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High Parenteral Support Volume Is Associated With Reduced Quality of Life Determined by the Short-Bowel Syndrome Quality of Life Scale TM in Nonmalignant Intestinal Failure Patients.

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BACKGROUND: Aim was to investigate the association between quality of life (QoL), bowel anatomy, and the need for home parenteral support (HPS) volume in patients with nonmalignant short-bowel syndrome (SBS) and intestinal failure (IF).

METHODS: The SBS-QoL scale was used in a cross-sectional study of 95 nonmalignant SBS-IF patients. Sum QoL scores (0: best, 170: worst) were calculated. Patients were defined as having a small bowel (≤200 cm), and patients with jejunostomy or ileostomy were subclassified based on functional small-bowel length (cm) into 4 anatomy subgroups: 1a-1d (0-49, 50-99, 100-149, 150-200 cm, respectively). Multiple linear regression analyses explored associations between QoL, patient groups, and HPS volume, adjusting for age, sex, body mass index, and education.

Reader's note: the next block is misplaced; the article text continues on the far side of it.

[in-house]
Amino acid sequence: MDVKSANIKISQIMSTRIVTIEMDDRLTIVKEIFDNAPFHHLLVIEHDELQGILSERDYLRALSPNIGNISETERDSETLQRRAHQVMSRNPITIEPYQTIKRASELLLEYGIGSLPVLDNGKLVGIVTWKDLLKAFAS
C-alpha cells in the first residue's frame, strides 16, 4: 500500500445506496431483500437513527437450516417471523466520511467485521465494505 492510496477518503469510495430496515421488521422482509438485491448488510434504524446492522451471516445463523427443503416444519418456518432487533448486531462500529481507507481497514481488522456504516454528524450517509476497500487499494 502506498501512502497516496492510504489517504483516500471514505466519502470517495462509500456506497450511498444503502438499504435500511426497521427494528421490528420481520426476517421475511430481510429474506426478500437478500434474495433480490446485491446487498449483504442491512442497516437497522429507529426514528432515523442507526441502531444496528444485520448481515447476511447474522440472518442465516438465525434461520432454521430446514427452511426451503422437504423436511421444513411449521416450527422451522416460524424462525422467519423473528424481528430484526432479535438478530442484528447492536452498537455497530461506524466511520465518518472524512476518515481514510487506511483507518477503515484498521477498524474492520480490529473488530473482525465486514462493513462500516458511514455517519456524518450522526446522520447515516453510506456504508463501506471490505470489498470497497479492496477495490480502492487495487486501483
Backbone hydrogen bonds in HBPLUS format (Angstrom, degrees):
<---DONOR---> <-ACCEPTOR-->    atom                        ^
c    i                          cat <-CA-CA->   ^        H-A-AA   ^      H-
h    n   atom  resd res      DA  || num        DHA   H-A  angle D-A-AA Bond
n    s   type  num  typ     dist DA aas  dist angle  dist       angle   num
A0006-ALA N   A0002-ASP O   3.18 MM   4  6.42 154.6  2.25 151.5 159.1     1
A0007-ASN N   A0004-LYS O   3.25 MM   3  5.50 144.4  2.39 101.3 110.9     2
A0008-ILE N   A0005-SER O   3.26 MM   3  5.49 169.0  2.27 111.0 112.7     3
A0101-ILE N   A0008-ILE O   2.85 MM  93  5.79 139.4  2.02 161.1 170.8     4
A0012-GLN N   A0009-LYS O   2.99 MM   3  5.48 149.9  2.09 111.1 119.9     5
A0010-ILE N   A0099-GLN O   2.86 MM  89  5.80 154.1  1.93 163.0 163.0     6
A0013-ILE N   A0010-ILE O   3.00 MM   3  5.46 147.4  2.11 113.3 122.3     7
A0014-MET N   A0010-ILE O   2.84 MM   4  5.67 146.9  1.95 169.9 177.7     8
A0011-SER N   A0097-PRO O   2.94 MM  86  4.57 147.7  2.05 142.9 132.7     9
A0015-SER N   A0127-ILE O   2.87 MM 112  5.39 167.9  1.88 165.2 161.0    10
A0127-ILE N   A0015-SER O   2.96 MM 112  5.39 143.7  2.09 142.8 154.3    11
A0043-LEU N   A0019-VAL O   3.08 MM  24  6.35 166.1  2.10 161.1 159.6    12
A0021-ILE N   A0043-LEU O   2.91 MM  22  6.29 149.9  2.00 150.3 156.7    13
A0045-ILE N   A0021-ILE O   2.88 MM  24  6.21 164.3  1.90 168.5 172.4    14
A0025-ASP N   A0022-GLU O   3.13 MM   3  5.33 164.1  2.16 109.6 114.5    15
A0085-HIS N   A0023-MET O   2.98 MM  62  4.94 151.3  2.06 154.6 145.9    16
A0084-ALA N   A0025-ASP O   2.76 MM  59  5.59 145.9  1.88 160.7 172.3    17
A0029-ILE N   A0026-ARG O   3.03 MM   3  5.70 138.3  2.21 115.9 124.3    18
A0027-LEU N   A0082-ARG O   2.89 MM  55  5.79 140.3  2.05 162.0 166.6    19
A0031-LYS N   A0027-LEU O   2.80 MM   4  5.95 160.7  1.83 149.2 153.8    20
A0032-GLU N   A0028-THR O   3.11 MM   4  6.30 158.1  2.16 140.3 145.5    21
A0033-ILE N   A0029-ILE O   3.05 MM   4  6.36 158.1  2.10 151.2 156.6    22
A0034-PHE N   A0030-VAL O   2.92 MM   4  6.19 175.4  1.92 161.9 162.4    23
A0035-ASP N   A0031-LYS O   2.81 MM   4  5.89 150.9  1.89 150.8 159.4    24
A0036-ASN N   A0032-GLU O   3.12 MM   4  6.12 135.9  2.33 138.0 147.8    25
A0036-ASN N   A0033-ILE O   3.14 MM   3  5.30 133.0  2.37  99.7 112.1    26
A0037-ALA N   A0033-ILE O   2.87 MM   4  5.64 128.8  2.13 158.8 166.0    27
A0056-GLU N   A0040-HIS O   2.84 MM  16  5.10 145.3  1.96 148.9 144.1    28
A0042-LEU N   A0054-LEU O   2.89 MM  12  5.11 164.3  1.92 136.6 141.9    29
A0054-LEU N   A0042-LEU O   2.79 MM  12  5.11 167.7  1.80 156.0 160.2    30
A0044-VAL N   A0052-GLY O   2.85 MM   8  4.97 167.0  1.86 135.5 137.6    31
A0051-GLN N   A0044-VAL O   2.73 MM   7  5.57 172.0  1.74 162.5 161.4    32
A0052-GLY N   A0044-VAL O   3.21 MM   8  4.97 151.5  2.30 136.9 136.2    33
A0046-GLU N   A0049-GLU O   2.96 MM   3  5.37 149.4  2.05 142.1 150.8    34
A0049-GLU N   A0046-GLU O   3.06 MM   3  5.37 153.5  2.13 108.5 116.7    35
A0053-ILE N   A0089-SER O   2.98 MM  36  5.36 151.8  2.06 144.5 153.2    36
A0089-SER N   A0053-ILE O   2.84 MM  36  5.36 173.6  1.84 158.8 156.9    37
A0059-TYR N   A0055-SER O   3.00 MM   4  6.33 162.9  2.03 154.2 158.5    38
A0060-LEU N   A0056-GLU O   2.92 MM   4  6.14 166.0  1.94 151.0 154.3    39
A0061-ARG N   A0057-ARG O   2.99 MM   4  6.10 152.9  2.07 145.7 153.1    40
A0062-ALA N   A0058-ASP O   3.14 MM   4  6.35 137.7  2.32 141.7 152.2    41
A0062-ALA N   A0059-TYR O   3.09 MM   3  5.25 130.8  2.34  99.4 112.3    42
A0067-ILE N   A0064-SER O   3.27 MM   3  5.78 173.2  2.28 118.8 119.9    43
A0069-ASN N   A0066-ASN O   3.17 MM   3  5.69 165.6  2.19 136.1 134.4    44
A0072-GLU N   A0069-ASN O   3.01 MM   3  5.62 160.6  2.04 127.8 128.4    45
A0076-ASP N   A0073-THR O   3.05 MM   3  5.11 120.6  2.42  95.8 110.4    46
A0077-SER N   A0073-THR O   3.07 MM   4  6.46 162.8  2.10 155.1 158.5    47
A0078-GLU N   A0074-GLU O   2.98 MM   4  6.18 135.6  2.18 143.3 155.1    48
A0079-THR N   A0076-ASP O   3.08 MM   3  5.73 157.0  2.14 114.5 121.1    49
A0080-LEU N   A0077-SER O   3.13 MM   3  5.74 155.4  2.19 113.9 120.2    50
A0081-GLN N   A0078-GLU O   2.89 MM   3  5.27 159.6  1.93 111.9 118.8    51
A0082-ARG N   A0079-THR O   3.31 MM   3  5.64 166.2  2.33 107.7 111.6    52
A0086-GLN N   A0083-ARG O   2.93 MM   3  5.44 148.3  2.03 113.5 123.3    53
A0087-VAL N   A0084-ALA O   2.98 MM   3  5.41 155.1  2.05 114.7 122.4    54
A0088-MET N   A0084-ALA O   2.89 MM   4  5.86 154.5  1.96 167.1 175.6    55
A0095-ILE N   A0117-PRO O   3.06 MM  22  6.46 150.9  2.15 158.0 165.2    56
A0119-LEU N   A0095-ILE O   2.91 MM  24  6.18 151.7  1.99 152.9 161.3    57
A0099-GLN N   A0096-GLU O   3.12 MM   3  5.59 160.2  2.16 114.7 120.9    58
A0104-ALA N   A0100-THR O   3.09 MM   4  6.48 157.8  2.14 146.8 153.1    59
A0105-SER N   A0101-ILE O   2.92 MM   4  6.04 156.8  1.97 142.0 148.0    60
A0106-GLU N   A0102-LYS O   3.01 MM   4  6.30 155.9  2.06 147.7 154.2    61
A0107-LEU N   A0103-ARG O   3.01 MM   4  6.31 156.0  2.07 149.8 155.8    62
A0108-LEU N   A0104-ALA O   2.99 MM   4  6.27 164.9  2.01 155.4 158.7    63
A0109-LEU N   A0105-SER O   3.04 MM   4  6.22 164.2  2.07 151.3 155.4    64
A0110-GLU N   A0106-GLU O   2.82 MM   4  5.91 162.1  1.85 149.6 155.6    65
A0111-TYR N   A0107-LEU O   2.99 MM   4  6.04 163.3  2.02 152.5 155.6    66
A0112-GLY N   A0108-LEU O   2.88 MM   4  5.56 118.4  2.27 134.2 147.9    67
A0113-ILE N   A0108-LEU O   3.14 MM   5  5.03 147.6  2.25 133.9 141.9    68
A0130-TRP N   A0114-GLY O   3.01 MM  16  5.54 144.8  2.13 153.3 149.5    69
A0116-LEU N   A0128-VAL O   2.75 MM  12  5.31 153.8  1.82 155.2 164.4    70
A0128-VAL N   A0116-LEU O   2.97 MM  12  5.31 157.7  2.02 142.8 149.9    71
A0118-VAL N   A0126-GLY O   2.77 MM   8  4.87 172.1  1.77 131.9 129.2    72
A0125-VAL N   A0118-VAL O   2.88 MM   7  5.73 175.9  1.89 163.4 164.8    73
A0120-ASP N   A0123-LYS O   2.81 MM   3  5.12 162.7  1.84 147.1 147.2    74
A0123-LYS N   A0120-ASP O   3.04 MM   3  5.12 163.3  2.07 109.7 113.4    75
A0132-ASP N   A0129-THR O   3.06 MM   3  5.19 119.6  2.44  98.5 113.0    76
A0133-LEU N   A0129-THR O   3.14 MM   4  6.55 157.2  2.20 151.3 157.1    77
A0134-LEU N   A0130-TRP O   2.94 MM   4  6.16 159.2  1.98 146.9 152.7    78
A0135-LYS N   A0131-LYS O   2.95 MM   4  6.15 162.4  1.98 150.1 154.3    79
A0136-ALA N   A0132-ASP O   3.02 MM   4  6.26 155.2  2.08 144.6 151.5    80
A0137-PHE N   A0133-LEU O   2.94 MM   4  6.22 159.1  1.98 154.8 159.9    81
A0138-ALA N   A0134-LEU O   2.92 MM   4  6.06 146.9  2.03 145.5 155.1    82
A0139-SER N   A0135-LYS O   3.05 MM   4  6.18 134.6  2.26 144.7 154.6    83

RESULTS: Complete data were obtained from 60 patients. HPS volume was associated with a worse SBS-QoL score (L/d, β = 7.91; SE = 3.90; P = .048), but male sex associated with improvement (β = -26.28; SE = 11.06; P = .021). No differences in sum QoL were seen between the benign SBS-IF subgroups 1a-d (P = .210). Multivariate regression analyses showed that patients with a small-bowel stoma, a small-bowel length <50 cm was associated with a significantly worse/higher SBS-QoL score compared with a length >50 cm.

CONCLUSION: In patients with benign SBS-IF, high HPS volume was associated with poor QoL. Also, jejunostomy or ileostomy with small-bowel length <50 cm was associated with impaired QoL. These findings support rehabilitation strategies that reduce fecal losses and decrease HPS needs.

Original languageEnglish
JournalJournal of Parenteral and Enteral Nutrition
Volume45
Issue number5
Pages (from-to)926-932
Number of pages7
ISSN0148-6071
DOIs
Publication statusPublished - Jul 2021

Bibliographical note

© 2020 American Society for Parenteral and Enteral Nutrition.

    Research areas

  • adult parenteral nutrition, gastroenterology, home nutrition support, life cycle, short-bowel syndrome

ID: 60231984